- Name also: Alpine Milk-vetch, Mountain Locoweed
- Family: Pea Family – Fabaceae (Leguminosae)
- Growing form: Perennial herb. Taproot strong, erect. Runners long, branched.
- Height: 8–20 cm (3.2–8 in.). Stem ascending, branched at base, slightly bristly, hairy.
- Flower: Corolla irregular (zygomorphic), blue–purple and base often pale, occasionally completely white, 10–14 mm (0.4–0.56 in.) long, fused at base. Petals 5; the upstanding the ‘standard’, the lateral two the ‘wings’, the lower two united to form the ‘keel’, overall shape of corolla being butterfly-like, keel often darker than other parts. Calyx 5-lobed. Stamens 10, filaments with fused bases. A single carpel. Inflorescence an axillary, long-stalked, spherical, 5–15-flowered raceme.
- Leaves: Alternate, stalked, stipulate. Blade pinnate, 6–12-pairs, with terminal leaflet. Leaflets linear–elliptic, blunt, with entire margins, underside white-haired. Stipules separate.
- Fruit: 1–1.5 cm (0.4–0.6 in.) long, slightly curved, taper-tipped, black-haired, 2-parted, usually 6-seeded, pendent, indehiscent pod.
- Habitat: Esker woods, river banks, fell heaths, rocky precipices, roadsides.
- Flowering time: June–July.
Alpine milkvetch grows in the lower parts of the Lappish tundra region and in open places in the birch forest region, and this Arctic species can also be found growing on the slopes of southern Finnish ridges. When the continental ice sheet retreated from Finland at the end of the Ice Age the first plants to colonise the earth were those that could stand very cold temperatures. Gradually they made space for the steppe and finally the forest. Little pockets were left here and there, however, on rocky outcrops, slopes, banks and ridges, where fell plants and they have survived until the present day to tell their story of how plants have travelled from the south-east to the north-east as the ice sheet retreated ten thousand years ago. The area that the plant currently grows in is not constant. Its favoured habitats were earlier maintained by natural forces and animals, and nowadays the most impressive stands are often found beside roads. The species has travelled with people to new places.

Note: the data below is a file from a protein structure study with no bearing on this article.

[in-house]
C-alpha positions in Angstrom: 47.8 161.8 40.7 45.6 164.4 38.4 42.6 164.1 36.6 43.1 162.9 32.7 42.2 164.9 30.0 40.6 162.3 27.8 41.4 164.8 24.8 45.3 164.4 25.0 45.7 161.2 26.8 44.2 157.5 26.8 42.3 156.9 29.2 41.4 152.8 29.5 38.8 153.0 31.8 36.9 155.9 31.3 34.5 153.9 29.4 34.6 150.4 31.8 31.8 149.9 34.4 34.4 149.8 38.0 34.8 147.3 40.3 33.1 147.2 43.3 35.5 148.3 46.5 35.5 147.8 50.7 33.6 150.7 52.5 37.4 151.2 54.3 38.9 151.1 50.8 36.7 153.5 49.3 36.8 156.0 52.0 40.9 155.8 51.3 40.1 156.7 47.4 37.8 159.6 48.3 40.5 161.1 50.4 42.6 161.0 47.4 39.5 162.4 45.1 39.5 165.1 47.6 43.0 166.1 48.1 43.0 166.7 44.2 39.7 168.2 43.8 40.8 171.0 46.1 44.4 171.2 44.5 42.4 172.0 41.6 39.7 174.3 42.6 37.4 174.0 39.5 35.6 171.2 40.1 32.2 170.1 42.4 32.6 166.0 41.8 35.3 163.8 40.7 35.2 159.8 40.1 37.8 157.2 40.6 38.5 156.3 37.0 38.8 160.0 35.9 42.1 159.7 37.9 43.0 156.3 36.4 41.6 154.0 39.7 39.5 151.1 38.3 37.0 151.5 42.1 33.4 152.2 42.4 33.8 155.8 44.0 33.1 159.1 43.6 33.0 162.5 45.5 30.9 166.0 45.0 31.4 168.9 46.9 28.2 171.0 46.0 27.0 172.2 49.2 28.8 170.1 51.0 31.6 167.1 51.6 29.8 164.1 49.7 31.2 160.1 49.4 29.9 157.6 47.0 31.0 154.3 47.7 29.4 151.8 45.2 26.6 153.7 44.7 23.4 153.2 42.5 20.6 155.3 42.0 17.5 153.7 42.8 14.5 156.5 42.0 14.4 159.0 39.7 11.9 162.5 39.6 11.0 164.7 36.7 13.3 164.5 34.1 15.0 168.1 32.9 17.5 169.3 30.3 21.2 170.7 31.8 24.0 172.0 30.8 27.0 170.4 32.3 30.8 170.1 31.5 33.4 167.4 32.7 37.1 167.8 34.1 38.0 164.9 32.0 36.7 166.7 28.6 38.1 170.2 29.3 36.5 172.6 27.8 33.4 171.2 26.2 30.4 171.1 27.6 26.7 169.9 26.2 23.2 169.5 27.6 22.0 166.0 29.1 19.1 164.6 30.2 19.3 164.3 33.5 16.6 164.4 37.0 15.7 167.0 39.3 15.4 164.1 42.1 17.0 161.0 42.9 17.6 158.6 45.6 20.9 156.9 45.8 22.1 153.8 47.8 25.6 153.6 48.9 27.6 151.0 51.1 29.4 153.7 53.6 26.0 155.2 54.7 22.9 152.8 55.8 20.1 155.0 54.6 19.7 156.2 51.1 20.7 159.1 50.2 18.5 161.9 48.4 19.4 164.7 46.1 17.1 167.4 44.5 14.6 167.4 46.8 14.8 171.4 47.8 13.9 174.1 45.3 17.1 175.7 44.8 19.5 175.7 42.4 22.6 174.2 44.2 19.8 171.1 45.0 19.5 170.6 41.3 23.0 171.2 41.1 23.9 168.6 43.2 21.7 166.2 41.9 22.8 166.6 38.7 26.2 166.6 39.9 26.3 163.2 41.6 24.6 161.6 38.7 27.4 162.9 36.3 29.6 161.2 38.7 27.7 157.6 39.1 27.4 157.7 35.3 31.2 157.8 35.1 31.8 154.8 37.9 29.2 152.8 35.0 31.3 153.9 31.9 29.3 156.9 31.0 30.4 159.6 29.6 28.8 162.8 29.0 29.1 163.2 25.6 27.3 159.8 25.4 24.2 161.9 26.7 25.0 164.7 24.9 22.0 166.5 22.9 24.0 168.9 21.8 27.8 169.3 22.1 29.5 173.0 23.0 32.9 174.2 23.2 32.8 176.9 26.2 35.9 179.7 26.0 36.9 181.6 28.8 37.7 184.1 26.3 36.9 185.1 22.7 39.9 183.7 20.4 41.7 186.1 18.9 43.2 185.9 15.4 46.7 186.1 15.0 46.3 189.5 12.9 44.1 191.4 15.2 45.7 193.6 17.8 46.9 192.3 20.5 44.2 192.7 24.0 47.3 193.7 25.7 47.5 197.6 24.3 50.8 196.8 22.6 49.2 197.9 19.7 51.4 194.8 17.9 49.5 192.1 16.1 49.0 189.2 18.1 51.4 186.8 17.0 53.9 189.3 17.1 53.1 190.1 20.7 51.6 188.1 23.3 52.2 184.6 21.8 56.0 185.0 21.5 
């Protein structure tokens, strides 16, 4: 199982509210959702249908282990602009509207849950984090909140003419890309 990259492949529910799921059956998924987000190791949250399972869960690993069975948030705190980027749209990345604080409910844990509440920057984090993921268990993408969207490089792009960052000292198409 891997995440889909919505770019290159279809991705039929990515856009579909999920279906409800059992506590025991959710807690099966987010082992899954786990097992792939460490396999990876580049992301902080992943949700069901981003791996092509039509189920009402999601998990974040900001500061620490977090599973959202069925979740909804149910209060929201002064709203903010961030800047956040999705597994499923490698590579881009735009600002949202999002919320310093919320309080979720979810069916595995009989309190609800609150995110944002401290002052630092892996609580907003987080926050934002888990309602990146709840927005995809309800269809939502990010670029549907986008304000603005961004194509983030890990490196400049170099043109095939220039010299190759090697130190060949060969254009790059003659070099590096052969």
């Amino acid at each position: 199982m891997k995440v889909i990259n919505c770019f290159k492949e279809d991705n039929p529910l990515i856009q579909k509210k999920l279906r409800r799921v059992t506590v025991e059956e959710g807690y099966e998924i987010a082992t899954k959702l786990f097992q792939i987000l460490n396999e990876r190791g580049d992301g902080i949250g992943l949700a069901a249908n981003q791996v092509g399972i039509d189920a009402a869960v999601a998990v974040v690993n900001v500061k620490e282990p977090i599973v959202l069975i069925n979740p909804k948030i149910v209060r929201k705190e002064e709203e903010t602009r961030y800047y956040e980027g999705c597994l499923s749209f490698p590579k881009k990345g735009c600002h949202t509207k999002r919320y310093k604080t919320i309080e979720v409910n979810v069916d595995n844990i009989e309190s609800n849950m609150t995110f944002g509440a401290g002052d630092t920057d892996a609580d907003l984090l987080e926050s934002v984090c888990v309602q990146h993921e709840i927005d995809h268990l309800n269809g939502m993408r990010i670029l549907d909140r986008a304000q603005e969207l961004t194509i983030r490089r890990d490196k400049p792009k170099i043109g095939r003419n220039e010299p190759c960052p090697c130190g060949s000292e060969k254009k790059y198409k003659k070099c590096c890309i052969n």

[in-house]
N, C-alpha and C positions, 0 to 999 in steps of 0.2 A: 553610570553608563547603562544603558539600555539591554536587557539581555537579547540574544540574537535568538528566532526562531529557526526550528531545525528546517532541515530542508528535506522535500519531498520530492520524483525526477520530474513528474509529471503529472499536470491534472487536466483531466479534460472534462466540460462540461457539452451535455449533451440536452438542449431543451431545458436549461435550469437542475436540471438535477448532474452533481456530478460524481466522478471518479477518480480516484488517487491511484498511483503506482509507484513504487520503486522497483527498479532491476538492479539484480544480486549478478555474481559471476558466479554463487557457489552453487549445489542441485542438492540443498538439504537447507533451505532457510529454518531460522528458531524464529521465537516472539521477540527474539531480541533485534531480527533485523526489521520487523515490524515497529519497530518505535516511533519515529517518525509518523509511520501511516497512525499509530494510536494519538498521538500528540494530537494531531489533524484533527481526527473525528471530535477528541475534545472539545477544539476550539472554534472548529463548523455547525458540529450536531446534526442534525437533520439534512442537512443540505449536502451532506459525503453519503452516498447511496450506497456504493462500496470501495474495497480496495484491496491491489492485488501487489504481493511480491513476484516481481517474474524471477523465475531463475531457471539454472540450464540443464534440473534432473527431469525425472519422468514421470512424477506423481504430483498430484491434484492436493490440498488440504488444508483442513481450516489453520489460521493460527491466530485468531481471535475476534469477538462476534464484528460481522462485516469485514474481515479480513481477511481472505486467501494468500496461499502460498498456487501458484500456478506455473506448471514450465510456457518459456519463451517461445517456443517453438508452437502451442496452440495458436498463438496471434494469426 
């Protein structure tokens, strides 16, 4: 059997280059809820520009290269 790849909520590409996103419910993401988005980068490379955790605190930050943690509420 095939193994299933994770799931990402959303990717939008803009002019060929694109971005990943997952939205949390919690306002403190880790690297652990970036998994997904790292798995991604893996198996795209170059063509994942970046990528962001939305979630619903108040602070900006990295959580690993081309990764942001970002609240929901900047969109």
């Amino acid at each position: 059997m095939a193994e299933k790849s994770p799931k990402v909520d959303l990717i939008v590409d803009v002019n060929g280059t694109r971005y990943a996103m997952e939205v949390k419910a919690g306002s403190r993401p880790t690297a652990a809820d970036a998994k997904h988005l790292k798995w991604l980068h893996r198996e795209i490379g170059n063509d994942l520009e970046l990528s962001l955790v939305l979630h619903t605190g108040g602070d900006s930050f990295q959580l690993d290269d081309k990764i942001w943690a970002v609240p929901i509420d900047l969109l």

Of alpine milkvetch’s subspecies, the one that grows in Finland is ssp. arcticus, which is found mainly in the north and east of the country. Ssp. alpinus is more common in Norway and Sweden. Alpine milkvetch looks very much like northern milkvetch (Oxytropis lapponica), which is rare, protected, and grows in Finland’s north-western ”arm”. Northern milkvetch’s leaflets are however grey-haired with tapered tips, and the lower part (keel) of the flower is sharp-pointed.
The largest genus
Milk-vetches (Astragalus) form the largest genus of flowering plants – over 3,000 species are known. Genera with more than 1,000 species are known about 20 and with more than 500 approx. 60.